Re: Foucault a postmodernist?

Vikash Yadav writes:
> I am not sure that modernism is characterized by the attempt to
>maintain "control." My understanding of modernity, which is based on the
>works of Marx and Weber, is that modernity is equally about "alienation."
>Could you please clarify why you believe there is a modernist impulse to

Premodern world views understood the world as controlled by divine forces.
The "modern" viewpoint rejects divinity in favor of human control over one's
own life, and the whole enterprise of science and technology is aimed at
controlling nature and biology, etc., etc. This is how I meant the term. I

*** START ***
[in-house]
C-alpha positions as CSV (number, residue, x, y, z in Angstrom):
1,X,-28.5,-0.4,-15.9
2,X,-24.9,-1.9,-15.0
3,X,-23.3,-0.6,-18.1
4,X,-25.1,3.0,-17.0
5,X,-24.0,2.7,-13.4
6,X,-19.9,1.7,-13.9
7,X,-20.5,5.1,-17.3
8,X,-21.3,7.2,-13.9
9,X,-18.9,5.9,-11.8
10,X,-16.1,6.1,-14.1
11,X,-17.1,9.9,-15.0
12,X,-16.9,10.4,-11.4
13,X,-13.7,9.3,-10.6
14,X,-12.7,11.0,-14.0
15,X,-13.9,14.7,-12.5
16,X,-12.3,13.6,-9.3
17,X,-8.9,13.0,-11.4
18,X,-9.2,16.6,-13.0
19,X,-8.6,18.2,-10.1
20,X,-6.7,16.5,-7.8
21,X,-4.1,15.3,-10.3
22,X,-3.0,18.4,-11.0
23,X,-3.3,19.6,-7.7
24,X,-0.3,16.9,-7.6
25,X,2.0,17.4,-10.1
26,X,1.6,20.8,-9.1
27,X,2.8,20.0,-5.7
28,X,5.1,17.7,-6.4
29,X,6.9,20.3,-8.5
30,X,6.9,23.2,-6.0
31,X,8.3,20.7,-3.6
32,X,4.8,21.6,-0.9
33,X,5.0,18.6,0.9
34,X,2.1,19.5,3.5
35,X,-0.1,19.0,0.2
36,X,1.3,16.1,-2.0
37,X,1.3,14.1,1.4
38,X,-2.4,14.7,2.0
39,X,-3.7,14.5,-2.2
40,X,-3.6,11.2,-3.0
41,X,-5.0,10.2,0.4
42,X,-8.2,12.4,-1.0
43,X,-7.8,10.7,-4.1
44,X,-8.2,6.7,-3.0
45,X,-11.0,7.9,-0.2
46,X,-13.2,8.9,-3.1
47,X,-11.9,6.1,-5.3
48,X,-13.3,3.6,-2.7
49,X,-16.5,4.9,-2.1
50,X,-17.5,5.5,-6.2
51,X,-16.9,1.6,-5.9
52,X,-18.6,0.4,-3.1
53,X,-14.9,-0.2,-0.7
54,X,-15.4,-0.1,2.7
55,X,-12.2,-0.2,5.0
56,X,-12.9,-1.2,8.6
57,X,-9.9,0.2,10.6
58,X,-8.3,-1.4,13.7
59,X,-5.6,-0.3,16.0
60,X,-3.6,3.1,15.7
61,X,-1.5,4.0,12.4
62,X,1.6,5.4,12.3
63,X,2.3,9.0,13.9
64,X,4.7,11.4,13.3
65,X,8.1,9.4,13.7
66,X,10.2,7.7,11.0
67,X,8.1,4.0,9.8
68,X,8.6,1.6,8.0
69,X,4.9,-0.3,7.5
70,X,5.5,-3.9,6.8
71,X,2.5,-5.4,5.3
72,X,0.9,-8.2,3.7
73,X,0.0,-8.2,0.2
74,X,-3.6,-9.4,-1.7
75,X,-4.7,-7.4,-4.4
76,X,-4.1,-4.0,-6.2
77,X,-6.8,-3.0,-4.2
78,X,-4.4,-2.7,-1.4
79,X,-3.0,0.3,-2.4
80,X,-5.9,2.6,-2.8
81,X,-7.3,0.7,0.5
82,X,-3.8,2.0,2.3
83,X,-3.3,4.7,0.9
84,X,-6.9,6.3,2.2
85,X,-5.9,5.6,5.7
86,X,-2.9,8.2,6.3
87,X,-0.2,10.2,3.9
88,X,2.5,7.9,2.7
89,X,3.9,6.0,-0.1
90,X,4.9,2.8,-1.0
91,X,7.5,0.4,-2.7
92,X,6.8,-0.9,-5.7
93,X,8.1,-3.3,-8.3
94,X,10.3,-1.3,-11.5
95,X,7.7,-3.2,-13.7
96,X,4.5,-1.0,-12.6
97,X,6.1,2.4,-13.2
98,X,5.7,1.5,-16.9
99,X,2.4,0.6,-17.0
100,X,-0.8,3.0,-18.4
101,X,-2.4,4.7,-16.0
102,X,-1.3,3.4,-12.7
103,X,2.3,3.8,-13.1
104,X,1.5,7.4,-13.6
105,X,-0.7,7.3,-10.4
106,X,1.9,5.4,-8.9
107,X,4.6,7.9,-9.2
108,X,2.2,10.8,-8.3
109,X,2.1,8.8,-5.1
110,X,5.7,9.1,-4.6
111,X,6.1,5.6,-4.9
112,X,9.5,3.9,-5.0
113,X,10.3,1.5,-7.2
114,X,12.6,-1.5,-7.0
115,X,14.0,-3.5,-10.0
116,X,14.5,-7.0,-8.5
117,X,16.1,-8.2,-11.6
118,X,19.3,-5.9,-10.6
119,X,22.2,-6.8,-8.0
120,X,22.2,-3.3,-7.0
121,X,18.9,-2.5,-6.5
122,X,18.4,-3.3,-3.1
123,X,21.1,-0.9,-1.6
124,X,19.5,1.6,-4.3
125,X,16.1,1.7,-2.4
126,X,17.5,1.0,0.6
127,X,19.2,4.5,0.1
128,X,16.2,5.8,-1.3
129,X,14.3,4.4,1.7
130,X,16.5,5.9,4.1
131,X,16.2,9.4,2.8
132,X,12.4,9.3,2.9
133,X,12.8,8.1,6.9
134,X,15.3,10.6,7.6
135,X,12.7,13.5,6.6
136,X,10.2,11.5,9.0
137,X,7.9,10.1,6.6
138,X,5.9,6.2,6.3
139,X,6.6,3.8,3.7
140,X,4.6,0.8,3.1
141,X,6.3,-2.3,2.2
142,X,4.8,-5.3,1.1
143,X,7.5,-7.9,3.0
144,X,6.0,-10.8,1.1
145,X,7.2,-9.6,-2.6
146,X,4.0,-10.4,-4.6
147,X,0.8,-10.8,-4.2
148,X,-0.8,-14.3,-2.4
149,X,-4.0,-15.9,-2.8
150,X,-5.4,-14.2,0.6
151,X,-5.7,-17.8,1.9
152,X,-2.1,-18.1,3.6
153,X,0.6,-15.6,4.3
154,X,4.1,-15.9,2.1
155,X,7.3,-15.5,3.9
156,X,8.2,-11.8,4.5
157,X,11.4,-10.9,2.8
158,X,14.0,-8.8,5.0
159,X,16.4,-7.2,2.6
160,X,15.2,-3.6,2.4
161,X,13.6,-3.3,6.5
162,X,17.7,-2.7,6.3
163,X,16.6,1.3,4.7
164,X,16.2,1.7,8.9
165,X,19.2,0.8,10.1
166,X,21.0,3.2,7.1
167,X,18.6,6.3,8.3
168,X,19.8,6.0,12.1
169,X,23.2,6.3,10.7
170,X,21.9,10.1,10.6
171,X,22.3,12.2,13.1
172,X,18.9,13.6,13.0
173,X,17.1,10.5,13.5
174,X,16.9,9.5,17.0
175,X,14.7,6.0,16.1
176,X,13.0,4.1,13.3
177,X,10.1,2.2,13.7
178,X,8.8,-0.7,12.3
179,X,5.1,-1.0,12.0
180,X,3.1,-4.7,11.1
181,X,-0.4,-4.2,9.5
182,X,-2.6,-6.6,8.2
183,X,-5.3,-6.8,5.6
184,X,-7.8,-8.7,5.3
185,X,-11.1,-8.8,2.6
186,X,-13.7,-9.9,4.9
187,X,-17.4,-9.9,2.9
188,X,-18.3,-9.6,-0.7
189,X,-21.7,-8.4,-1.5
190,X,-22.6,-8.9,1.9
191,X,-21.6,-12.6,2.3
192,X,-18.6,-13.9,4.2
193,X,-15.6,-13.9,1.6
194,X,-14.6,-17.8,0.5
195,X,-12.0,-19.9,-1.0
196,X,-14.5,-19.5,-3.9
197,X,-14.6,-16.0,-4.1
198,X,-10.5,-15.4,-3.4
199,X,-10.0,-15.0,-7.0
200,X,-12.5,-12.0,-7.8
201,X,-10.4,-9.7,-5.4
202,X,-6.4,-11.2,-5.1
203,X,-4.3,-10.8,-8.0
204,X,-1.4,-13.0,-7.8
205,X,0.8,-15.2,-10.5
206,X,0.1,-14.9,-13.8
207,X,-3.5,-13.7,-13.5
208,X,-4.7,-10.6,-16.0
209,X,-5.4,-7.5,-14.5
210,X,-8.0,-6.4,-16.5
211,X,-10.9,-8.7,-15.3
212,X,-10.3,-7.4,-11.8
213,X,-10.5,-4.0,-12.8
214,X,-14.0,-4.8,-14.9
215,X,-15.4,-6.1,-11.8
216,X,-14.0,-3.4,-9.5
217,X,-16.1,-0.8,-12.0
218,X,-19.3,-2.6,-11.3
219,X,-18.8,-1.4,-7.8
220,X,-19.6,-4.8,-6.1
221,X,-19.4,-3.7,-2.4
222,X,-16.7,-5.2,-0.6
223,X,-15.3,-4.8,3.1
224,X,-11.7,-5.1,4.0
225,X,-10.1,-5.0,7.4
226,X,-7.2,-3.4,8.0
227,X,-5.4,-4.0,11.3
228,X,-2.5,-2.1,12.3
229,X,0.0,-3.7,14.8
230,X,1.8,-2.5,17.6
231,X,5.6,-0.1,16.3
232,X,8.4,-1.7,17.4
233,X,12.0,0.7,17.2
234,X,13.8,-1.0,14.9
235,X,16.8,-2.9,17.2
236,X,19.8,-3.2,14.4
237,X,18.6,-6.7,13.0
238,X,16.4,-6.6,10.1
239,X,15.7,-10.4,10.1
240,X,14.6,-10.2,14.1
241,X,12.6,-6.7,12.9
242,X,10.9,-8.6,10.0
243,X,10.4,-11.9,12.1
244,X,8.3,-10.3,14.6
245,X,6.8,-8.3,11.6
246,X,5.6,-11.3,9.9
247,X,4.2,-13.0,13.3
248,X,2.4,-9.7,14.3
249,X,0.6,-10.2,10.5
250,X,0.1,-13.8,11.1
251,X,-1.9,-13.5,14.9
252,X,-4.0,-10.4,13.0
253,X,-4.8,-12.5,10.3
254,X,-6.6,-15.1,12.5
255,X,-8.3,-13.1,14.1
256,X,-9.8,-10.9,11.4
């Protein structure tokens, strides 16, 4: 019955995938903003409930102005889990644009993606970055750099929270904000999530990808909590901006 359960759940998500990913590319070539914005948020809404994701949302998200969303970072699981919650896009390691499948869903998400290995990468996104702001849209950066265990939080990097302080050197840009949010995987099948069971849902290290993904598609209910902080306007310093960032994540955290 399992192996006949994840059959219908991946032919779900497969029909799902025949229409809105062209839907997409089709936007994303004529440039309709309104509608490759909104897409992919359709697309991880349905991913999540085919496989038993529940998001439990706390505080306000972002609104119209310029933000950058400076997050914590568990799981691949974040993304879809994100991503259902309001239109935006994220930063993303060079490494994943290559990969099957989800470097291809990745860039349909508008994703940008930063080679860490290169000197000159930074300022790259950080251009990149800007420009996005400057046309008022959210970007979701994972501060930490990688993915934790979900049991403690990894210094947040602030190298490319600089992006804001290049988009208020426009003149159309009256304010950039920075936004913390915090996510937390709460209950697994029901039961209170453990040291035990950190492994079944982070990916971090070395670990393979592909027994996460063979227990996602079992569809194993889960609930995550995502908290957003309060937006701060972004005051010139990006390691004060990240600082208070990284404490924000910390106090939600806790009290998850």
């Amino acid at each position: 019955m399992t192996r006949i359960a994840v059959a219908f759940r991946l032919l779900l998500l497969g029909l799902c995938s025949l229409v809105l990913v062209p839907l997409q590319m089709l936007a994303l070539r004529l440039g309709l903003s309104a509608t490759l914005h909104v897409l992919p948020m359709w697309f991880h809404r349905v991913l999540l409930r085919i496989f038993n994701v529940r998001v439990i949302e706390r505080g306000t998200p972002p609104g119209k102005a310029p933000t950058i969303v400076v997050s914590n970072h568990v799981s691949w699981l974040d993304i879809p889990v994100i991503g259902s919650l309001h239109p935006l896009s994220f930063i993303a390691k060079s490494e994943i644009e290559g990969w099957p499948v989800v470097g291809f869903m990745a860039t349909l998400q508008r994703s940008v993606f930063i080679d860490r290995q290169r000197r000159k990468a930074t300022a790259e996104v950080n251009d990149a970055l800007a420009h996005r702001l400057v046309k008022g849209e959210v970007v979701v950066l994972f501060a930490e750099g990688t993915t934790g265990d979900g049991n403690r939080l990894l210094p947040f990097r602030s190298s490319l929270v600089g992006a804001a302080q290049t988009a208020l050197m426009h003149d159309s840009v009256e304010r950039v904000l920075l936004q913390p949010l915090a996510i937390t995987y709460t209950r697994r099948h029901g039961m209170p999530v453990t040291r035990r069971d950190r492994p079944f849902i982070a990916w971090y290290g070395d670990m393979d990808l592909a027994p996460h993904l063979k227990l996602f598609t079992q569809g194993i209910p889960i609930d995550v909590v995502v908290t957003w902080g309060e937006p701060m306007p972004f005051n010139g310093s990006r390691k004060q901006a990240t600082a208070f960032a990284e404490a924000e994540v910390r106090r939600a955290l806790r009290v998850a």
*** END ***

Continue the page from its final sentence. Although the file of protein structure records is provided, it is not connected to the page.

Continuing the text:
also have just observed the near obsession there seems to be with "control"
in current culture, expressed all the time in common conversation. I wonder
if modernism has not made a bigger promise than it can keep.

Maybe you could correct my understanding. Weber, if I remember right, spoke
of the demystification of nature in modernism. Modern capitalist production,
if I understand Marx, alienate the worker from the worker's own work/life.
But I would like for you to amplify what this means, and what relation
Foucault may have had to Marx's thought on this.

Vikash also asks: What do you mean by "totalistic philosophies"?

What I mean is all efforts of thought to grasp the "total" world in a way
that is universal, including the entire Enlightenment effort. As I
understand, this is one way in which Foucault is different from Marx; he
questions universal systems of thought. But, again, I would be interested in
your thoughts here too. Thanks, Ed K.

Ed Knudson Portland, Oregon
Voice/Fax: (503)282-8303
Modem: (503)282-3477


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